J.P.: What’s the challenge of consoling people after loss? How do you approach it, step by step?

J.M.: Everyone grieves differently. The only thing we can do is listen, to be present, and not pretend it isn’t happening. Really simple and really hard.

J.P.: How do you feel about Jews who put up a Christmas tree and hand out gifts on the morning of Dec. 25?

J.M.: People should do what they want. I’m not in a position to tell people what to do. For me, I’m very satisfied with my tradition and what it offers me. For my Christian friends, I happily wish them a merry Christmas and hope that they have the most wonderful holiday.

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QUAZ EXPRESS WITH RABBI JEREMY MARKIZ:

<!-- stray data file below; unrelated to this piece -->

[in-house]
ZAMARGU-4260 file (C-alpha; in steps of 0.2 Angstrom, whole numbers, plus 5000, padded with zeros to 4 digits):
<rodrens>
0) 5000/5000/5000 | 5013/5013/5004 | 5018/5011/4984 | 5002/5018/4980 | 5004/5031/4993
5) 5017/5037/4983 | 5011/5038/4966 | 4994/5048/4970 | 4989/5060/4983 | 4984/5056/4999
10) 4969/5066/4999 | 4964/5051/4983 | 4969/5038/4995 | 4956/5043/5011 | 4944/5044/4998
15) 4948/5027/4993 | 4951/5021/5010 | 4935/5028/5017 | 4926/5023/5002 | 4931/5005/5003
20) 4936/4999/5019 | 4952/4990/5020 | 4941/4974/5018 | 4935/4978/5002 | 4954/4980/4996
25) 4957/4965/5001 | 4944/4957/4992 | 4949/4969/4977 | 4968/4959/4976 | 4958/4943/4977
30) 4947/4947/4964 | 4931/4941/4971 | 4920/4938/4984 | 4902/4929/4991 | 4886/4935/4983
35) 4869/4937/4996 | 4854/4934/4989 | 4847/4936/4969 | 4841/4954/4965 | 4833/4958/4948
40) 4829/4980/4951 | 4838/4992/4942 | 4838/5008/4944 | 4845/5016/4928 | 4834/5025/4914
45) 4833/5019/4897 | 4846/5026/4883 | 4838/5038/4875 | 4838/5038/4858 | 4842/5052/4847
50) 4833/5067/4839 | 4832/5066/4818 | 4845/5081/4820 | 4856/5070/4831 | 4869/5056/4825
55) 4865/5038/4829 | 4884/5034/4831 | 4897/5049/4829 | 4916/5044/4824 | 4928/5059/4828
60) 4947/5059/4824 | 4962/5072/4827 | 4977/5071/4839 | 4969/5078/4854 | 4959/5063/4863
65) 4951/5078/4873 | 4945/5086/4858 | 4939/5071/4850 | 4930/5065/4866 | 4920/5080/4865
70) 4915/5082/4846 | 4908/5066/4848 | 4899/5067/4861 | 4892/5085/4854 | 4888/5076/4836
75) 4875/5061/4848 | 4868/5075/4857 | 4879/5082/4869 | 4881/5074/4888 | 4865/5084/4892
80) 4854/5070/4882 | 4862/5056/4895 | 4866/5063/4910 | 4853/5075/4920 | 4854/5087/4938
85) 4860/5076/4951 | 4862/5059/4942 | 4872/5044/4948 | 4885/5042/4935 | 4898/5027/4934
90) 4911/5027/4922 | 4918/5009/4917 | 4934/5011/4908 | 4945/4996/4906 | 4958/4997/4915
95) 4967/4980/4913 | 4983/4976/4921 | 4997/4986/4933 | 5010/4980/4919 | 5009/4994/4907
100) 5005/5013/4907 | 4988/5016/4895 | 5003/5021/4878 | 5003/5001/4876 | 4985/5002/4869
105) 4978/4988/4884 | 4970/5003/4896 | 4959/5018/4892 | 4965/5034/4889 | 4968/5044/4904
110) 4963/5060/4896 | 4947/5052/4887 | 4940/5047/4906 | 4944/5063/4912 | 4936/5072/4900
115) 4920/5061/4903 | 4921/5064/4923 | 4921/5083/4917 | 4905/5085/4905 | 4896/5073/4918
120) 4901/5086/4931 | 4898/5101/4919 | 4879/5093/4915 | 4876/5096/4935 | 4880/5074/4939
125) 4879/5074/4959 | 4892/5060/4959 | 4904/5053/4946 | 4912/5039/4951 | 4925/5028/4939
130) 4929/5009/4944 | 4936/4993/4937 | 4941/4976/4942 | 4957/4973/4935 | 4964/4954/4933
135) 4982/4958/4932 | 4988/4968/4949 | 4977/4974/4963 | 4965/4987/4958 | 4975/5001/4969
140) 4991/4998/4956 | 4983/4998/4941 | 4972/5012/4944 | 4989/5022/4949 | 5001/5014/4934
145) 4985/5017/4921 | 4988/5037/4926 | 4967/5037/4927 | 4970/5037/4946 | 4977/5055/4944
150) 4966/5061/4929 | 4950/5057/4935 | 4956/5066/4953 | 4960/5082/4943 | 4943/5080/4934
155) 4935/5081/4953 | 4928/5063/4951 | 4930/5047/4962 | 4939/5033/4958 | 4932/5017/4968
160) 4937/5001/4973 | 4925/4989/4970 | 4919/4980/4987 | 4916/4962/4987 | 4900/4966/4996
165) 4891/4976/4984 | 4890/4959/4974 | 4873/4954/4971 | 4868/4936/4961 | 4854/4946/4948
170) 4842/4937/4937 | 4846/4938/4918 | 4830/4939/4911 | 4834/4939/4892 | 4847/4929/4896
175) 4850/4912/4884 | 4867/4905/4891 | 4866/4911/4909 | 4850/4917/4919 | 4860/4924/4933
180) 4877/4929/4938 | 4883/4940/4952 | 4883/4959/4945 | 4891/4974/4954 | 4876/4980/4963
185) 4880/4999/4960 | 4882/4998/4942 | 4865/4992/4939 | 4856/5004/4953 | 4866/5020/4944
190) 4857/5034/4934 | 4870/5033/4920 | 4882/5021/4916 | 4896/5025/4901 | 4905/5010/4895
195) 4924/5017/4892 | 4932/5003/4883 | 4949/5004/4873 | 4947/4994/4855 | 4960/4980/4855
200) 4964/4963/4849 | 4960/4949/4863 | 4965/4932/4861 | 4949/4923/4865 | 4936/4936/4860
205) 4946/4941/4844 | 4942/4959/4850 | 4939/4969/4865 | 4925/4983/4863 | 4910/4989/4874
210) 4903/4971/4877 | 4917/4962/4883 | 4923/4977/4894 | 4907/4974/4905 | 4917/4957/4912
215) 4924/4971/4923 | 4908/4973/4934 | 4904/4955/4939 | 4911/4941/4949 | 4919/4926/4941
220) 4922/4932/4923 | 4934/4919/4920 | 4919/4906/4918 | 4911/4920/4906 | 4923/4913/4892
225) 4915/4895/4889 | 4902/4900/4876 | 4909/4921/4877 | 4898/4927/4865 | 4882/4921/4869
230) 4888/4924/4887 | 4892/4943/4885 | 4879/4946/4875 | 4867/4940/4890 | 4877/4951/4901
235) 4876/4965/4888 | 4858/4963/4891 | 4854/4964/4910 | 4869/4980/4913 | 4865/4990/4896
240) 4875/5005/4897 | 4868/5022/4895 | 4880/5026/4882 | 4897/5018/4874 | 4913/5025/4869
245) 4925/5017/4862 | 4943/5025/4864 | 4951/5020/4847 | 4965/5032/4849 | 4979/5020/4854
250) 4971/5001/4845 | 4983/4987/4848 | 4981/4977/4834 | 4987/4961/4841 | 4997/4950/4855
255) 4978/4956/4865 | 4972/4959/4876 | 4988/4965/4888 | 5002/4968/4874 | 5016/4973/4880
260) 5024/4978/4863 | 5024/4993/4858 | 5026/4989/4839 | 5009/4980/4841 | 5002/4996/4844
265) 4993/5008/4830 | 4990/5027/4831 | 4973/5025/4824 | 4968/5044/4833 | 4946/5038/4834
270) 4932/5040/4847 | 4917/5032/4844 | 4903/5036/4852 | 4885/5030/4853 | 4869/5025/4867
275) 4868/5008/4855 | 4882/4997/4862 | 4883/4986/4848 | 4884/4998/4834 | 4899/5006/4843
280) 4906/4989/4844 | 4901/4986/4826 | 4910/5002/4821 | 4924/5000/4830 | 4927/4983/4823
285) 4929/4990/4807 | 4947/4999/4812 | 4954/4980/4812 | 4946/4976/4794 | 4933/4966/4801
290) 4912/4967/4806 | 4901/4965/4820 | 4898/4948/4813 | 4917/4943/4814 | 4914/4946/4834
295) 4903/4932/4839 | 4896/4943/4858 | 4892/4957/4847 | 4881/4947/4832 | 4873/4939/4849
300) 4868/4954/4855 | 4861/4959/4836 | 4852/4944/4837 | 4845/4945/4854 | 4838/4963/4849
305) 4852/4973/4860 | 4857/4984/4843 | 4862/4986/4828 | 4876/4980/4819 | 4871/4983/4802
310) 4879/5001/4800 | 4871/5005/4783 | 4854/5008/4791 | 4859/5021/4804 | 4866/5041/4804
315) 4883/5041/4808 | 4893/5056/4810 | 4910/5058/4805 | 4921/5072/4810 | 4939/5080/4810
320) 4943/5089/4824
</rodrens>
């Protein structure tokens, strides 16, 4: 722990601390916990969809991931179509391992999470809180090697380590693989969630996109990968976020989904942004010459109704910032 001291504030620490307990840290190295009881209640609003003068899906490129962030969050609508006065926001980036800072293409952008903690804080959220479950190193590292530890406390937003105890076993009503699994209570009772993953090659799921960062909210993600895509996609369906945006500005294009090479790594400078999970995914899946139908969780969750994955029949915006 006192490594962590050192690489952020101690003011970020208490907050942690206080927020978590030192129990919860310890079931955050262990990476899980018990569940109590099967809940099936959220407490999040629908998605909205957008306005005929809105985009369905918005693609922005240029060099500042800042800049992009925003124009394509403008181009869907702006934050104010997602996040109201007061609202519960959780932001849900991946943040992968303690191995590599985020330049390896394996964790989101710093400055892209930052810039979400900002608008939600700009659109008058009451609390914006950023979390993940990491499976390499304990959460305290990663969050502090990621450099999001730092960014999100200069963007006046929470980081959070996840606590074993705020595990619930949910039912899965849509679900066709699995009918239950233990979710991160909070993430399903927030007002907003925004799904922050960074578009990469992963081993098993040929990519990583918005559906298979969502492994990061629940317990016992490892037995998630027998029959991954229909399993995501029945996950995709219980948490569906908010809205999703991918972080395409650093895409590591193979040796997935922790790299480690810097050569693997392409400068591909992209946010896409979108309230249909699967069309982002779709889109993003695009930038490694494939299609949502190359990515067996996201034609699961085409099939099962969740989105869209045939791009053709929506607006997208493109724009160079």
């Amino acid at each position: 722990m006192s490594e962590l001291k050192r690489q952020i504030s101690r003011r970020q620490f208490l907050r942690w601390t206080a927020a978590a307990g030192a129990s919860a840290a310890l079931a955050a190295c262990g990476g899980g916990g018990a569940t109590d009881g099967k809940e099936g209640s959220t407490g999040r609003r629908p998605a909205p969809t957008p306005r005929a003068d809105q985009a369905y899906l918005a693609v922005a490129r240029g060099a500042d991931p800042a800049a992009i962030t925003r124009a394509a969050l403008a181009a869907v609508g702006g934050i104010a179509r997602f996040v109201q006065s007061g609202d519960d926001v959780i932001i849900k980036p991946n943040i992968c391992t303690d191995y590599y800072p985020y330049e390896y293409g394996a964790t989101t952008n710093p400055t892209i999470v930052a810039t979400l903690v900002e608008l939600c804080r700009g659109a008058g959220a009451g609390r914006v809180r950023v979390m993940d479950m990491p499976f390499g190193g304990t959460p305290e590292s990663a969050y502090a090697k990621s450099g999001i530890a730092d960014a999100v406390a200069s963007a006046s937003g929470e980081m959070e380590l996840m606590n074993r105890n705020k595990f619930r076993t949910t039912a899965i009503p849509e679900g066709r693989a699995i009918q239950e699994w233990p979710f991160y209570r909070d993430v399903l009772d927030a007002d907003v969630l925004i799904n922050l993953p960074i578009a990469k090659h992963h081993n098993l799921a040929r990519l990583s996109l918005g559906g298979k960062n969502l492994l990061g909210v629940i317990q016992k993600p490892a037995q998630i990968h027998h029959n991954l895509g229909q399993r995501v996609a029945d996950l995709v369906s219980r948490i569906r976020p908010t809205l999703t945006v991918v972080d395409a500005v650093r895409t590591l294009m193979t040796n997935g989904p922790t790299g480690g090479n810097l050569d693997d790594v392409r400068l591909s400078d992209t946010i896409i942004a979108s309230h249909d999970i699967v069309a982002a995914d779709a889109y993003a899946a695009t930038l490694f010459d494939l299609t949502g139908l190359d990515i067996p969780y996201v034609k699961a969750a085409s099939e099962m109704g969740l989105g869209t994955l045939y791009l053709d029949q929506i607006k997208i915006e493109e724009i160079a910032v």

• Rank the songs (best to worst): Hava Nagila, Adon Olam, Hatikvah, Dayeinu, All I Want for Christmas is You: Adon OlamHatikvahDayeinuHava NagilaAll I Want for Christmas is You.

• Who wins in a 10-round boxing match between you and Flavor Flav? What’s the outcome?: I’ve got some years on Flavor Flav, so I say me, 6 to 4.

• Rank in order (favorite to least): Mike Pence, iced coffee, purple, Vlad Guerrero, Chuck D, Ventura Blvd, Seattle, purple yarmulkes, Shawn Green, your middle toe on your left foot, egg nog: Iced coffee, purple yarmulkesSeattle, Ventura BlvdMiddle toesChuck D, unfortunately I’m not a huge follower of baseball, a shonde, I know, so I’ll put those fine gentlemen here, eggnogMike Pence.

• In exactly 23 words, how do you feel about Avis?: Avis is a rental car company that I rarely even notice unless it shows up in a list of other rental companies, seriously.

• Ever thought you were about to die in a plane crash? If so, what do you recall?: Planes kind of freak me out, I know they’re safe and all, so I think this a lot. I usually think about my family and all of the things I’ve left undone.